Secondly, I asked why users were forced to choose between .com and addresses – with many wanting to receive UK content on most of the site, but sticking with a .com address because it’s easier for people to remember. McDowell acknowledged that this was an issue and they’re addressing it:

“Coming up very soon, users will be able to register .com addresses but still get UK content, and then they’ll be able to go into options and choose if they want any email that’s sent to [email protected]”.

That’s a great step forward for usability, especially as it’s currently impossible to register a .com address if you’ve already got the corresponding


Yahoo!’s working on bringing users a smarter, faster and more social inbox. It’s still a very ‘traditional’ approach to email, especially when compared to GMails tags, conversational threading and labs features, but it’s probably the best ‘traditional’ webmail client out there. It doesn’t scan messages for advertising reasons, unlike Google, it offers fully infinite storage and McDowell is adamant that people still like filing emails into folders.

I’m not about to jump and go grab a Yahoo! mail account – I’m very happy with my GMail – but if you’ve tried Google’s client and you didn’t like it, then Yahoo! is probably the next best thing. It’s just a shame that Yahoo!’s userbase isn’t really ready for RSS yet.

Yahoo! Mail

MySpace launching webmail service


Yahoo, Hotmail and Gmail will all be a little on the worried side this morning as the news broke overnight that social networking giant MySpace is launching a webmail service.

All MySpace users will be automatically assigned an inbox on the service, guaranteeing the site 125 million active users at launch – more than Gmail and AOL Mail, but fewer than Hotmail or Yahoo Mail. Let’s hope the interface is a little better than the terrible messaging service currently integrated into MySpace.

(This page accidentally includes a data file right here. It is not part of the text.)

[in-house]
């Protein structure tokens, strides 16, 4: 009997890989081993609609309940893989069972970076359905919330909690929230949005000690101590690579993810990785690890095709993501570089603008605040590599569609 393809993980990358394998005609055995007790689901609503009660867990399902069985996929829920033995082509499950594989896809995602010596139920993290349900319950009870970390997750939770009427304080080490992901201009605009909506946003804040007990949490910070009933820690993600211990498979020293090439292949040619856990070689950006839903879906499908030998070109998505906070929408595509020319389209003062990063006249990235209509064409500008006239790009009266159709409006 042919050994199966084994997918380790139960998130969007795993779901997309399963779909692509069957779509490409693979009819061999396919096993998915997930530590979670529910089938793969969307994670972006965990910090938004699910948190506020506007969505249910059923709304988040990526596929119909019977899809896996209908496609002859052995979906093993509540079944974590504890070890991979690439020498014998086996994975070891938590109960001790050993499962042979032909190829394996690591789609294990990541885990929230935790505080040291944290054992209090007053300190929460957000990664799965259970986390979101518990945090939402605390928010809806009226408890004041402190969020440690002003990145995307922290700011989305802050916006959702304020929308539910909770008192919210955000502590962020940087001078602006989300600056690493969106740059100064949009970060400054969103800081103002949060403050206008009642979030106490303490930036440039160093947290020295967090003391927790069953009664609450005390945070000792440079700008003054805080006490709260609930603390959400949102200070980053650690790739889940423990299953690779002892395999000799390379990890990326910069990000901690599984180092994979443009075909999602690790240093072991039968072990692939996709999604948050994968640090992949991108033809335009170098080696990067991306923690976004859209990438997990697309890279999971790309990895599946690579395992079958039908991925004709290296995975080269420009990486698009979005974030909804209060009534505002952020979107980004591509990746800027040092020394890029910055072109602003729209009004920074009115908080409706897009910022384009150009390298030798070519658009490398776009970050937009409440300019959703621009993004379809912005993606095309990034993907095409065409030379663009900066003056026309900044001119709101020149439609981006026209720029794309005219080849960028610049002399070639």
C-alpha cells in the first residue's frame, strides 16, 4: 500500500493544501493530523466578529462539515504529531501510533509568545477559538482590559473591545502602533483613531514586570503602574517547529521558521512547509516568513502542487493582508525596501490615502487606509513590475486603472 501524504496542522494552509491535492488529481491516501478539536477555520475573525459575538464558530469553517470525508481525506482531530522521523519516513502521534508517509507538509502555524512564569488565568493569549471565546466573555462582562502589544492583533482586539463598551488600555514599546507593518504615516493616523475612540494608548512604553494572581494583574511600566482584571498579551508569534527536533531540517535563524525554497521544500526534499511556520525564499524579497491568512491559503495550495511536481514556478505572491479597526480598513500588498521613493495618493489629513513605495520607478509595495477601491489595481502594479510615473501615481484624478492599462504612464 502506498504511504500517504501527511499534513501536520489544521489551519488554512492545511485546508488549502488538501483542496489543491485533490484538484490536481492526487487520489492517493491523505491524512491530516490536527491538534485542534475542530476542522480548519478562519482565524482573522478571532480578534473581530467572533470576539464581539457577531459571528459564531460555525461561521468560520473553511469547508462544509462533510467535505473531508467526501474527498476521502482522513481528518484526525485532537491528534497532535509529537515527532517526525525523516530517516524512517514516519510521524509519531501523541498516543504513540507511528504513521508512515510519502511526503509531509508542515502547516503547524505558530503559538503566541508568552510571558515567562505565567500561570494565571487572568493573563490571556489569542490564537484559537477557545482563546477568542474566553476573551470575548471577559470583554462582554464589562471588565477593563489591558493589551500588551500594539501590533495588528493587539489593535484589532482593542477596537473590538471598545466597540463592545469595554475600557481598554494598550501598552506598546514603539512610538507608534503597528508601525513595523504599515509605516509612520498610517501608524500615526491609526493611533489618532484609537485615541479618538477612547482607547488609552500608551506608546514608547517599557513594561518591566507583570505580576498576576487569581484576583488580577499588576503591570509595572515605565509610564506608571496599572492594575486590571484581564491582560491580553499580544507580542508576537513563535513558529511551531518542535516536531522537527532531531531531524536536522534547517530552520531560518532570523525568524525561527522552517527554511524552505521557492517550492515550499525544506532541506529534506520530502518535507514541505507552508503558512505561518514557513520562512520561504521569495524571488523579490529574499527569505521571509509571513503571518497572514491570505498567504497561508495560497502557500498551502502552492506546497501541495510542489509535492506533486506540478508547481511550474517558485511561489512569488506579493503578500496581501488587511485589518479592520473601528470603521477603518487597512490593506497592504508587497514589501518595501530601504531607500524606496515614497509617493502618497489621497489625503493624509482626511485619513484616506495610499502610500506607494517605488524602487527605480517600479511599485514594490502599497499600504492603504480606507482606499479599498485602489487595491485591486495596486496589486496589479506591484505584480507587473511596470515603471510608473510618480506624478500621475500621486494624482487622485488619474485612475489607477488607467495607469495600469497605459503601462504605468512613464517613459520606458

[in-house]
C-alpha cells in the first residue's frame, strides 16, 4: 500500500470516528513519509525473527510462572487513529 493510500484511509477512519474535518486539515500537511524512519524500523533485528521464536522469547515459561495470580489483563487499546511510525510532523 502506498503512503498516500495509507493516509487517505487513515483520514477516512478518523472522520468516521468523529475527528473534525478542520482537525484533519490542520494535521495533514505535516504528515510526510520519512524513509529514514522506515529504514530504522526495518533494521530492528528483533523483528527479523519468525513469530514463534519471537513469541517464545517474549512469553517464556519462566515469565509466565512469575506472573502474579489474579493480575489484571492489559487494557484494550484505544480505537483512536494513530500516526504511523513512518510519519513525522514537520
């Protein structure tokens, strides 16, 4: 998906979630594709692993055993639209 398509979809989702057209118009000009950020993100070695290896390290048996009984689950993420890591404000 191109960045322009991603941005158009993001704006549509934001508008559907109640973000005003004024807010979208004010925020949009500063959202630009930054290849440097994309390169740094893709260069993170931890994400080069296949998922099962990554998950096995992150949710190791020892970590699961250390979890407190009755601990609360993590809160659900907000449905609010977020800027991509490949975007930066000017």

MySpace (via TechCrunch)

Related posts: MySpace co-founder considering portable music device | MySpace Music launches… just not in the UK

GMail adds voice and video chat


Yet more new features for everyone’s favourite webmail client, Google Mail. This time, the team has enabled video and voice chatting on the service, which joins SMS, OpenID, Calendar and Doc gadgets and emoticon support on the feature list.

Google’s going to be rolling out the new functionality over the course of today, so if you can’t get it yet, then try again a little later. To get to it, you’ll need to install a small plugin, which you can pick up here, and then it’ll appear in the bottom of your chat windows.

Let us know in the comments how it performs on your broadband connection, and how you think it compares to similar services, like Skype.

Google Video Chat (via Official GMail Blog)

Related things Google has added to Gmail recently: SMS | OpenID | Calendar and Doc gadgets | Emoticon support

Yahoo! introduces new email domain:


Yahoo! has announced the introduction of its domain, which will allow a whole new range of email addresses to be registered. From tomorrow, new and existing users can join in the bun fight and try to grab a more memorable email address, as well as still having access to unlimited storage, integrated Instant Messaging, spam protection, and an ID that works across all of Yahoo!’s other services…